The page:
1887

OECD Journal on Budgeting

The OECD Journal on Budgeting is published three times per year. It draws on the best of the recent work of the OECD Working Party of Senior Budget Officials (SBO), as well as special contributions from finance ministries, academics and experts in the field and makes it available to a wider community in an accessible format. The journal provides insight on leading-edge institutional arrangements, systems and instruments for the allocation and management of resources in the public sector.

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Measuring the productivity of the health care system

the experience of the United Kingdom by Anita Charlesworth

Measuring health care productivity is important as health is a large sector of the economy and with the majority of funding coming from public sources, the outlook for productivity growth is a critical factor in the debate about fiscal sustainability. The UK has over 20 years’ experience of measuring health care productivity. The UK measure of productivity is relatively comprehensive; measuring hospital, mental health and primary care services. It compares changes in the volume of quality-adjusted output with changes in the volume of quality-adjusted inputs. The productivity measure plays a role in budget setting, fiscal risk assessment and within the health system, hospital reimbursement. The UK experience has considerable strengths but also highlights some of the challenges of health care productivity measurement. Robust productivity measurement requires high quality, comprehensive data collected on a consistent basis over time. Even in a national health service this is challenging. The emerging evidence on allocative efficiency also highlights the importance of shifting the focus from the outputs of healthcare to outcomes. But, however productivity is measured, for fiscal sustainability the critical issue is how to realise potential productivity gains within the healthcare system and the mix of policy and managerial support needed to help the system optimise the trend rate of efficiency growth.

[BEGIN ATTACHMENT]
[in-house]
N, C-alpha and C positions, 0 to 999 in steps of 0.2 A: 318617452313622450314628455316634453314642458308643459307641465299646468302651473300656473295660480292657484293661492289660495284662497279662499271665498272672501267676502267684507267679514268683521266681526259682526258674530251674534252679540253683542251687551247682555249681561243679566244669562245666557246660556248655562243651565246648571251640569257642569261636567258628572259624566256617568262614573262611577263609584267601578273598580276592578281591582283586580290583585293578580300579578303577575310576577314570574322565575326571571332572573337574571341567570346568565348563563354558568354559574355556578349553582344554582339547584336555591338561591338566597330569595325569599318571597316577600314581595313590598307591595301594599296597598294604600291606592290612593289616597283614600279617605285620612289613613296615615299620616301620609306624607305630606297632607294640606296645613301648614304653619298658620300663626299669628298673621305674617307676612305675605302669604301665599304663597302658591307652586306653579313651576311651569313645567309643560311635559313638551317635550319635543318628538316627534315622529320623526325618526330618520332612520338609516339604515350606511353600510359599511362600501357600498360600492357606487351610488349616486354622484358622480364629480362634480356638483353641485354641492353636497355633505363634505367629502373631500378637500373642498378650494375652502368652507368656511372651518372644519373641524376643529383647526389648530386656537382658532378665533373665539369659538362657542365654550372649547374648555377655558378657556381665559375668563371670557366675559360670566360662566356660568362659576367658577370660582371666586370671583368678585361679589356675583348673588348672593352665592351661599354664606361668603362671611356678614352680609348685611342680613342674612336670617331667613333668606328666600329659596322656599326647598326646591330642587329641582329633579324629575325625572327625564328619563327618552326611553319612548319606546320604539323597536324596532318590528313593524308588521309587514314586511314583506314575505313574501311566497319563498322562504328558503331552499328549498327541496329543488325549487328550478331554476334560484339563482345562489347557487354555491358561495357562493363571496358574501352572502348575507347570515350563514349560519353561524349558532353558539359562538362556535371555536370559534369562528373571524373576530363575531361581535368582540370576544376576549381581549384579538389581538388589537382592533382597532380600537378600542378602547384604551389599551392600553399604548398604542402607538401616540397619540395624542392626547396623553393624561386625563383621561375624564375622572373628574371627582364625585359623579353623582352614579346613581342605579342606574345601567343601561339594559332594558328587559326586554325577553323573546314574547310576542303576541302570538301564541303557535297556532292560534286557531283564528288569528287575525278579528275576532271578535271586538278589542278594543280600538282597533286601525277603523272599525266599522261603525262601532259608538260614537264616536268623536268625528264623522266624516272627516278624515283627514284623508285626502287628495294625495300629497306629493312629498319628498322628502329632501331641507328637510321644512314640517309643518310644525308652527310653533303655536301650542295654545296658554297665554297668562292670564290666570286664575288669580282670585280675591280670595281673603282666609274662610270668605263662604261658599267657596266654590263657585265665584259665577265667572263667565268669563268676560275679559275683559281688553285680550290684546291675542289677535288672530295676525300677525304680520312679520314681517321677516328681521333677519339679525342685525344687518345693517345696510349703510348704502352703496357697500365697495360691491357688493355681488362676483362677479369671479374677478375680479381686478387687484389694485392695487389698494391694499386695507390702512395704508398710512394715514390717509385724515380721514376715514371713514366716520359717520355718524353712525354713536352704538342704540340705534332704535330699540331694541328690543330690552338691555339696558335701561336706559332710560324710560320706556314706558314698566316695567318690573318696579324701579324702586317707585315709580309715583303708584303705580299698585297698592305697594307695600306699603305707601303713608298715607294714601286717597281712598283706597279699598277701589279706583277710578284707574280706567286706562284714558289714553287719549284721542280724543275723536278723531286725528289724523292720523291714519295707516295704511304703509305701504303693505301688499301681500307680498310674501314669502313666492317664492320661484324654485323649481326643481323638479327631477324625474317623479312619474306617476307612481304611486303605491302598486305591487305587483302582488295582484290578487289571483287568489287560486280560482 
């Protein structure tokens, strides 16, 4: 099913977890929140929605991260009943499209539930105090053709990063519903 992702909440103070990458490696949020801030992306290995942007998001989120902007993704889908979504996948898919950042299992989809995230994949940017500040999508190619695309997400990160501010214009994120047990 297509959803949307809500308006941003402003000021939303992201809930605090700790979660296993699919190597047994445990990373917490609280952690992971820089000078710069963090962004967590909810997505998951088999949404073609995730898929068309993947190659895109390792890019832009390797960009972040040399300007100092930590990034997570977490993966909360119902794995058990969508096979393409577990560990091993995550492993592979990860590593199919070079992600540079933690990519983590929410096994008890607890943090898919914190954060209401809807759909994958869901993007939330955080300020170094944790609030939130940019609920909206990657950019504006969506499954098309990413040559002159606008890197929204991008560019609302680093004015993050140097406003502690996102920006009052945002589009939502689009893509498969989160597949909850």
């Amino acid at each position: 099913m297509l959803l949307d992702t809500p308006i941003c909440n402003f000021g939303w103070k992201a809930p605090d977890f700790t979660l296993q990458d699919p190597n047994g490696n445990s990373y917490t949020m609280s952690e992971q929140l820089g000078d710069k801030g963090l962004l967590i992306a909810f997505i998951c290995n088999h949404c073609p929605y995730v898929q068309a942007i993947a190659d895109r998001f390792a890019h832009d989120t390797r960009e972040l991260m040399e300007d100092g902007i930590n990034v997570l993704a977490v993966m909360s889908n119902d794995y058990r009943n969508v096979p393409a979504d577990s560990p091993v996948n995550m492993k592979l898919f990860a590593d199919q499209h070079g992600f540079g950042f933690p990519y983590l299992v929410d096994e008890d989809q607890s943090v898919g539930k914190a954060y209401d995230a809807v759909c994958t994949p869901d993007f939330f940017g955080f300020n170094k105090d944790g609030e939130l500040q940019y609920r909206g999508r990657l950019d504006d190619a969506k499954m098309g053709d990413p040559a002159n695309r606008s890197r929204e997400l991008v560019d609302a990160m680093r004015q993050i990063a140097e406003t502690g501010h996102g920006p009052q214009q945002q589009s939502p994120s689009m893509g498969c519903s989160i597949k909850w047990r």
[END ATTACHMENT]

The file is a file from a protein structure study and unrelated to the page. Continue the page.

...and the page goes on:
JEL codes: H51, I11, I18

Key words: United Kingdom, productivity, measurement

English

Keywords: United Kingdom, measurement, productivity
JEL: I11: Health, Education, and Welfare / Health / Analysis of Health Care Markets; I18: Health, Education, and Welfare / Health / Health: Government Policy; Regulation; Public Health; H51: Public Economics / National Government Expenditures and Related Policies / National Government Expenditures and Health
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